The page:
Some Context On Localization
A slippery and troublesome word, localization means different things to different people. Inherent in the term, however, is the locale. Given the word is primarily used in a context of international business, we can extrapolate that it has something to do with communicating business concerns to people outside of one's domestic market. In fact, in its most widely-understood meaning, the term denotes a process of cultural/regional adaptation that may encompass any or all of the following:
- design/user experience (UX) considerations
- formatting & layout issues
- legal issues that may vary by country
- adapting of symbols, icons, and other extra-linguistic semiotic content
- market analysis / segmentation
- attention to subdialects within a language
- aesthetic considerations
- cultural references (entertainment, pop culture, fashion, other trends) of the target market
- historical references of the target market
- insider humor (puns, memes, jokes, etc) of the target market
- cultural conventions
Or, as Julie Layden describes it, 'Localization is the customization of all components of a product for a particular target market.' According to the Globalization and Localization Association (GALA), a product should seem to each market sector as though it had been designed and created by and within that demographic, 'no matter their language, culture, or location.'
Leyden's description, while apt, conveys a limited sense of the term. Sure, if you're selling a product in Hungary, you've got to make sure Hungarians understand all of your info. However, localization applies to supply chain relationships as well. Ditto to regulatory compliance, transnational project management, distribution partnerships, and all of the other 'hidden' functions of an industry.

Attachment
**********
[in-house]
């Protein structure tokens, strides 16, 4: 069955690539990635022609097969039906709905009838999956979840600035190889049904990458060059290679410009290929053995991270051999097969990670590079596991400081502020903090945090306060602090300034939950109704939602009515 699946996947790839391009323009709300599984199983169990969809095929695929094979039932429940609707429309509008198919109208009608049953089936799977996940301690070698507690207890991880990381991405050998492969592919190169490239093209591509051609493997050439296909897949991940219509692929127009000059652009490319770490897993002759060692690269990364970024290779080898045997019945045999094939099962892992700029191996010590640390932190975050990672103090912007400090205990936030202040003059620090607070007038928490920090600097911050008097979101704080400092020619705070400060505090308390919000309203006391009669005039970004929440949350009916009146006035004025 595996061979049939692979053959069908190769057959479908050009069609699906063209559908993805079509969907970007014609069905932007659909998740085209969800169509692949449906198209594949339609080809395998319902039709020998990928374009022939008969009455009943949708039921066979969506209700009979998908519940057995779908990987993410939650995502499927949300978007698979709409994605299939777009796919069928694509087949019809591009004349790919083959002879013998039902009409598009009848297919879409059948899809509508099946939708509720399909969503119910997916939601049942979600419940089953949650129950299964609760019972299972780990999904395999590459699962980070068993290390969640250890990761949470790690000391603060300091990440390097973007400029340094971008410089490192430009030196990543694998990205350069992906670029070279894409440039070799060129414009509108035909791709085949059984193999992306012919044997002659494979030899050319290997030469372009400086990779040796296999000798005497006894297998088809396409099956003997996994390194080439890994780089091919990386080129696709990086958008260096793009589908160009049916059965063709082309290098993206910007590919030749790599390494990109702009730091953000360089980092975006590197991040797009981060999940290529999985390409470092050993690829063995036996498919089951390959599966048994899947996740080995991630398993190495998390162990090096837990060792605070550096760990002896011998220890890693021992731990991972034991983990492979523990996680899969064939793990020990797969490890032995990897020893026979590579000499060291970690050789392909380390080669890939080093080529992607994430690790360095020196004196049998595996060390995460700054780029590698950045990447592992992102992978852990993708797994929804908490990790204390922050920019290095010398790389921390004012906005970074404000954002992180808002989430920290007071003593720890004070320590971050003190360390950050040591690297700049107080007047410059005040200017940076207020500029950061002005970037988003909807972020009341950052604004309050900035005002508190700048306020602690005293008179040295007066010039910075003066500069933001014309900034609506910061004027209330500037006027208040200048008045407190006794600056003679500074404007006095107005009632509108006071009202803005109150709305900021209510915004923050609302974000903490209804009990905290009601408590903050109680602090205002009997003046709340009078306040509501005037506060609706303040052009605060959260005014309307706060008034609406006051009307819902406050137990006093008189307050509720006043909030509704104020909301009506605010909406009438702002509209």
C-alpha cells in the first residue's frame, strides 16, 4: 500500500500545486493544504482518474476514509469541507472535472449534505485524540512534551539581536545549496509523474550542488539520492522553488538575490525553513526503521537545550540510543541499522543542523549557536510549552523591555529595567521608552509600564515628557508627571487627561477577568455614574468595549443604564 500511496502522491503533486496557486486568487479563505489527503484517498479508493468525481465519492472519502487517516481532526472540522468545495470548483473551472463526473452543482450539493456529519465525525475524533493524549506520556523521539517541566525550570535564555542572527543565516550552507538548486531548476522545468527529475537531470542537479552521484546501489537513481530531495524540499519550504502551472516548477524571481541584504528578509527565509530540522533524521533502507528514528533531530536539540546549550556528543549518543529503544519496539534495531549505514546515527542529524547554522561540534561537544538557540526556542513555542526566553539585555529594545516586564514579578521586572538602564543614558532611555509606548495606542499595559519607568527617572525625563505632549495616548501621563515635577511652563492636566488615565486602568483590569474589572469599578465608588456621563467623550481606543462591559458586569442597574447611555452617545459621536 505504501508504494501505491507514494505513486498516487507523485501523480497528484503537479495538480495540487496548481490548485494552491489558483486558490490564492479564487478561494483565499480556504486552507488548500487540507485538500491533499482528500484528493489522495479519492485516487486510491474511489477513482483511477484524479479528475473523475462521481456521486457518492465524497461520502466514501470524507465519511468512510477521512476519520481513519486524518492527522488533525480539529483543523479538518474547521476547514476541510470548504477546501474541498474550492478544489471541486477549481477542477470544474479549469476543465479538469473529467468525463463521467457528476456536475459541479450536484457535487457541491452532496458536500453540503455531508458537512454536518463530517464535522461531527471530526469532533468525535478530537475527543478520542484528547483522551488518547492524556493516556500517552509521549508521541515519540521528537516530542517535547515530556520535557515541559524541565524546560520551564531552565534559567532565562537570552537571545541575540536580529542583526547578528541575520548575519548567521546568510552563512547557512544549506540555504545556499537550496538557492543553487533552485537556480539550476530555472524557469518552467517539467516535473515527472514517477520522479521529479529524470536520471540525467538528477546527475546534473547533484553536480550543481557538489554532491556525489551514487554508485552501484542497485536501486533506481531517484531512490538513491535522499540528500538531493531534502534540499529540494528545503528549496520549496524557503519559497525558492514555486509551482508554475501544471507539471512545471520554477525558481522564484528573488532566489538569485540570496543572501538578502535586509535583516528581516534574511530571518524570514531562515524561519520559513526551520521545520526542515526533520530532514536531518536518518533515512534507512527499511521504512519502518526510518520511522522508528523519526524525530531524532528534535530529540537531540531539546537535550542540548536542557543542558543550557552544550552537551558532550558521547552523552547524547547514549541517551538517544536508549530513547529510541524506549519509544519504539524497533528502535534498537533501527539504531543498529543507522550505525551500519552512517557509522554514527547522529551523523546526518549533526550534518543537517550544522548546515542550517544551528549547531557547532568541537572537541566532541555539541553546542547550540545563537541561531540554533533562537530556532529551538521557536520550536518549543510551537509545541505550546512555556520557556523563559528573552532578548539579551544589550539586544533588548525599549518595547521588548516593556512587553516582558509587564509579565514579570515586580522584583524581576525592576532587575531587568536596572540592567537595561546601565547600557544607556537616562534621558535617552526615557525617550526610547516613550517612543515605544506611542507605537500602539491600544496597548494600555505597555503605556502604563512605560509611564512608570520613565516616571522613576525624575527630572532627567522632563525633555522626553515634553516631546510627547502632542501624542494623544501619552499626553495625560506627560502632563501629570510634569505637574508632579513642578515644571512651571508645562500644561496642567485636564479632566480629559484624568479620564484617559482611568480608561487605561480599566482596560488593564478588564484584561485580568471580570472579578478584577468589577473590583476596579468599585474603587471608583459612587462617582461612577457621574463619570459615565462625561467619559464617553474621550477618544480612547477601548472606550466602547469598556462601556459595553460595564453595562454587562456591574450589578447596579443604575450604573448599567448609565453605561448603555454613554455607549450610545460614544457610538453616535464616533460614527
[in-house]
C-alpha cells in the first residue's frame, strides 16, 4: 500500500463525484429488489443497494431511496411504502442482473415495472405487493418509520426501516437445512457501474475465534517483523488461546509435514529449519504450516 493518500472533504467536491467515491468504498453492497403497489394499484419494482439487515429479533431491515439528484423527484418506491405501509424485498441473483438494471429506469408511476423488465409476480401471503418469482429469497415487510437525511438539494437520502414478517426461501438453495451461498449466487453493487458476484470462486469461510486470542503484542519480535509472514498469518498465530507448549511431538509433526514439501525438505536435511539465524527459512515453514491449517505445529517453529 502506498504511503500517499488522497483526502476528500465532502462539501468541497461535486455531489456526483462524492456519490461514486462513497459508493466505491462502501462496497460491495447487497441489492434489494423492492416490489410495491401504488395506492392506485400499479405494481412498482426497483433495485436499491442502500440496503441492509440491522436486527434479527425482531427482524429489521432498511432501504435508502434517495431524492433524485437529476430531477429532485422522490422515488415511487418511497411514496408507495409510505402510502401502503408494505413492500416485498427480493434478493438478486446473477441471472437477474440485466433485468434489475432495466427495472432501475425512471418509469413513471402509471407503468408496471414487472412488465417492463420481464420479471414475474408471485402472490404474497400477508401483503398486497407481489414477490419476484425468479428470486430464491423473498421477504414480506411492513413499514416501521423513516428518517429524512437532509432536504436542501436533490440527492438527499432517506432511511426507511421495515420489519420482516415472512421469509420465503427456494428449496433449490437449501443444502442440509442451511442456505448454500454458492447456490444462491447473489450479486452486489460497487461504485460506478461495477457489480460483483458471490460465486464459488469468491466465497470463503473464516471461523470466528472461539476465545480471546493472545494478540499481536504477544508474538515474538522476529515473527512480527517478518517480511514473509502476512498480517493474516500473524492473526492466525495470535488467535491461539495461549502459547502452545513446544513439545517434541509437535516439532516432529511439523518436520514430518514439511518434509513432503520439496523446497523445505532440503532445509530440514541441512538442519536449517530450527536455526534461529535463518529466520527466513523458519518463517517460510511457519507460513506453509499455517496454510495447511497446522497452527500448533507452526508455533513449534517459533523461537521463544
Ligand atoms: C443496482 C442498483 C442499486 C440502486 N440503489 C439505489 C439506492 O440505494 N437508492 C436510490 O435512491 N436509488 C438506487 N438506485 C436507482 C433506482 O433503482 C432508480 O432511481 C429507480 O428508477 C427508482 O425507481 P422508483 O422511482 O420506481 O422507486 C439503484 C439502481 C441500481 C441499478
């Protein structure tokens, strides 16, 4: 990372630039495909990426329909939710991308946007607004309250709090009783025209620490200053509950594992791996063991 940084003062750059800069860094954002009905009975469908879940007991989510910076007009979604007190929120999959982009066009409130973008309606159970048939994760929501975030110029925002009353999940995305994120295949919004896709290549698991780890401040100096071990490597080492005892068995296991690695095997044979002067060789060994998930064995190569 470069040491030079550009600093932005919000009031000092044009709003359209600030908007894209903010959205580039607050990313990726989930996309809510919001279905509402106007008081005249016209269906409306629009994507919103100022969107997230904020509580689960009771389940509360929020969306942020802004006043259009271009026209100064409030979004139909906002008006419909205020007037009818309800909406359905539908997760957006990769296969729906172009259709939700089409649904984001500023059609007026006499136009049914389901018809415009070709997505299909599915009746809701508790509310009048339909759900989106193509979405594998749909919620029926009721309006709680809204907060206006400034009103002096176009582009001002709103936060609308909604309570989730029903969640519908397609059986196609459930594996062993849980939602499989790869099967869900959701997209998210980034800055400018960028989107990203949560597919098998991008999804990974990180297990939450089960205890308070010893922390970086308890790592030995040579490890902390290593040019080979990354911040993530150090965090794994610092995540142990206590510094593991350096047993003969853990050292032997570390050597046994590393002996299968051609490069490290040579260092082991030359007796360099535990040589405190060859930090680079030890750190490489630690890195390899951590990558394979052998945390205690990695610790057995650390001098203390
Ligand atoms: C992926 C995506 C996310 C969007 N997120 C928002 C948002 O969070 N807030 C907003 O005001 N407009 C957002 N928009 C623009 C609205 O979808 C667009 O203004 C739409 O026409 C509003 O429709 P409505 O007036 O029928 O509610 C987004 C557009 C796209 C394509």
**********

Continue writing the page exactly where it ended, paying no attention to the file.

It's For Everyone
If you're a procurement director importing raw materials from Indonesia, say, you and your Indonesian suppliers will need to be able to mutually understand one another's contracts, emails, import-export documents, and all the rest. Likewise, if you're exporting into a foreign country - let's stay with the Indonesia example - a compliance attorney in corporate headquarters must read Indonesian regulatory requirements, submit forms, and otherwise handle the voluminous paperwork involved. All of which must be translated to and from English/Indonesian. In short, unless you're confining yourself to US markets, US suppliers, and US subcontractors, localization will be part of your operation.
Learn From Ben & Jerry's
Ben & Jerry’s Black & Tan ice cream sold poorly in Ireland. The reason? Inadequate localization. In the US, and possibly other countries, Black & Tan connotes a popular beer cocktail (the thought process behind naming an ice cream flavor after an alcoholic beverage lies beyond the scope of this article). In Ireland, however, the term is laden with baggage from the country’s turbulent history. The Black and Tans (officially the Royal Irish Constabulary Special Reserve), a pro-British paramilitary force, allegedly committed a number of war crimes against the Irish population during the Irish War of Independence (1919-1921). Long story short, the term did not help Ben & Jerry’s sell ice cream in Ireland. Though the Ben & Jerry’s lesson is less tragic than Irish history, it demonstrates how historical legacies and cultural nuance can disproportionately impact transnational commerce. And that was between two English-speaking cultures.
So, use professionals, or at least cultural insiders, do your research, and give localization its due. Rather than relegating it to the sidelines or treating it as an afterthought, embrace it as a vital part of multinational trade.
Jacob Andra researches and writes on industry for U.S. Translation Company, a language services firm that helps industry bridge linguistic and cultural barriers